Angst is Not a Weltanschuung!
(Morr Music; 2008)
By Christopher Alexander | 21 January 2009
Discussing Daniel Johnston’s mighty song about King Kong feels pointless. It only makes sense when you listen to it, and that seems about right since the story itself can only be told either through Johnston’s shaky warble or as an expensive cinema epic. “They thought he was a monster / but he was the king / but he was the king / but he was the king,” he pleads with no accompaniment; it captures Kong’s pathos in a way Peter Jackson couldn’t, even with full command of his faculties and $200 million. It’s miraculous; it may be even more so in B. Fleischmann’s hands. Placing Johnston’s primal and Panasonic recording in a bed of drum machines and keys may seem an odd decision; after all, King Kong” is vaguely modal, and untethered to any semblance of meter, strict or loose. But Fleischmann just lets him go over major keys and drum beats, and the result is “Phones, Machines and King Kong.” Johnston’s voice floats in and out of time, as if it were a dream, somehow heightening the sense of Kong’s loss while cushioning the singer’s own mental instability. The result is too satisfying—in ways emotional and intellectual—to believe the song is a mashup, taken from Fleischmann’s older “Phones and Machines.” Here it sounds totally of a piece, the sort of mental furniture that makes up dreams, or perhaps the ingredients of a good day: good music, good work, and maybe a good cry.
Then again, Fleischmann’s been doing this for a while; a student and master of drums throughout the nineties, he’s been making music since 2000’s Choir of Empty Beds. Even his record company isn’t sure if the hilariously titled Angst is Not a Weltanschauung! (exclamation point duly, and deliciously, noted) is his fourth album or seventh. The rest of the record reflects the expertise shown on “King Kong”; excellent skitter-drum patterns propel warm synth pads and ringing guitars on nearly every track, especially instrumentals like “When Last We Met at a T&TT Concert,” which stakes a happy middle ground between Ambient Works-era Aphex Twin and recent New Order. One can be forgiven for substituting all of that with “sounds like the Postal Service,” and to be honest single “24.12” boasts a male-female duet that bears an uncomfortable resemblance to that noxious song with Jenny Lewis. But the song’s libretto feels more like a Wong Kar-Wai movie, as Sweet William Van Ghost remembers a Christmas eve four years ago, borrowing ice from a melancholy, comely, and attached neighbor. (Only, who needs to borrow ice on Christmas eve? The mind can only project: someone mixing drinks alone, perhaps?) Except vocalist Mariles Jagisch is in better spirits. “The asshole is gone,” she cries; he’s dead, in fact, and she’s quite content to spend the holiday watching movies by herself. The blunt nature of Fleischmann’s lyrics (“now just leave me alone”) doesn’t offset the tale’s strangeness, or its poignancy.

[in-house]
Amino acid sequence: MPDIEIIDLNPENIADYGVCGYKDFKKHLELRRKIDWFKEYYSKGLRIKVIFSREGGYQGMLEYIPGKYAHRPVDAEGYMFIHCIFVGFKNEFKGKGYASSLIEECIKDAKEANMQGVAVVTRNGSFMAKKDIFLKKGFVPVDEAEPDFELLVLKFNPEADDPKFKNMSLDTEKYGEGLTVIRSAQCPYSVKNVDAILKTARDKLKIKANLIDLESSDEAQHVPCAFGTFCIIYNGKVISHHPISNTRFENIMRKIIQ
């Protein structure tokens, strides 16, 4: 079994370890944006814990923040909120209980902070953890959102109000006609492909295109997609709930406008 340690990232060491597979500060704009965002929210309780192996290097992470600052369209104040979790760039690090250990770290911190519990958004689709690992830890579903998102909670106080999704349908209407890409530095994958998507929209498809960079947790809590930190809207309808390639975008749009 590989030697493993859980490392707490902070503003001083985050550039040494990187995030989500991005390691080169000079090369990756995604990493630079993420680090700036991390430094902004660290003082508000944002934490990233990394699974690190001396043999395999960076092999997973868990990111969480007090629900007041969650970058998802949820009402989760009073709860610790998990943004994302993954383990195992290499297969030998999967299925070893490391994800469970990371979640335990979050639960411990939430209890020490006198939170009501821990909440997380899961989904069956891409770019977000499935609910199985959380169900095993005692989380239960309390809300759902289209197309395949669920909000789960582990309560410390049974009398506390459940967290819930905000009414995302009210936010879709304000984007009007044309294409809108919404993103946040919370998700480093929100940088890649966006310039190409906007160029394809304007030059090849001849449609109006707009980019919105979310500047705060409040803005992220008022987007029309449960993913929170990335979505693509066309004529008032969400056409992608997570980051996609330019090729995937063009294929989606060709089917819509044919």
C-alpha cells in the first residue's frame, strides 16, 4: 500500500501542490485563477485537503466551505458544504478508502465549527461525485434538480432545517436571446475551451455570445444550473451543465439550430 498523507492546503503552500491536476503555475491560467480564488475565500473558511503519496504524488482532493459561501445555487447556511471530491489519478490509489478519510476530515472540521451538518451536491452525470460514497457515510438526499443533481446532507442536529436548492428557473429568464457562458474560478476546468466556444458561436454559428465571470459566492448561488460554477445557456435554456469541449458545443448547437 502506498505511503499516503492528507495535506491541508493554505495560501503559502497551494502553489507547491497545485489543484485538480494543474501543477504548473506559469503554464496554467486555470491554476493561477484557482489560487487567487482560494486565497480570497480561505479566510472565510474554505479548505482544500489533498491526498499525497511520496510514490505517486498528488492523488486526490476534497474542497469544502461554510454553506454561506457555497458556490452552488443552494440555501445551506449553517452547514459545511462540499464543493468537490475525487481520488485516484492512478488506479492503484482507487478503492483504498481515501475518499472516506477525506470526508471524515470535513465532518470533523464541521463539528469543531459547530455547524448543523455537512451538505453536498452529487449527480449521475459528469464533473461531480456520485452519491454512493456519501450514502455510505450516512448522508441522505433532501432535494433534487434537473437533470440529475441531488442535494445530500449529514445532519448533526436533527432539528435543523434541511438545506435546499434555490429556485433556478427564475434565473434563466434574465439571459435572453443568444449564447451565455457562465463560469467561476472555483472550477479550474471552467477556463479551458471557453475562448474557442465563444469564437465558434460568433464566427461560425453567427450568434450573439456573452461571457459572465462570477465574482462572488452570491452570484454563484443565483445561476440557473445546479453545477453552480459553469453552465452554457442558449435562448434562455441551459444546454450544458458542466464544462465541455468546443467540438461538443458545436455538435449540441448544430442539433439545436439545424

Fleischmann’s plainspoken lyricism occasionally trips him up, like on the guitar-driven “Still See You Smile” (the story’s all in that one, but in case one were holding out hope: “Sometimes I wish I were a dolphin / because diving would be easy”). More often, he’s pretty successful: “Even Your Glasses Miss Your Eyes,” the album’s elegiac closer, has several highly personal and specific references to a dead friend: “So who is going to take care of your sheep / and who is now stroking your cheek? / And even your glasses miss your eyes.” This song explains the album’s otherwise goofy album art, and perhaps it’s that image that makes even this naked display of emotion so much more touching, and still full of good humor. This could also explain his attraction to Johnston, and their very sympathetic coupling: both artists use humor (intentional and otherwise) to provoke profound emotions, even if one is a professional rank amateur and one a total pro. Johnston never really grew up; but then again, we’re always told it’s children who have the deepest insight into the nature of adult interactions. Fleischmann navigates a very grown-up world made of heartbreak and death, and yet can only make sense of it in simplest terms: the same way most of us don’t understand the fall of King Kong until a children’s story reminds us that beauty killed the beast.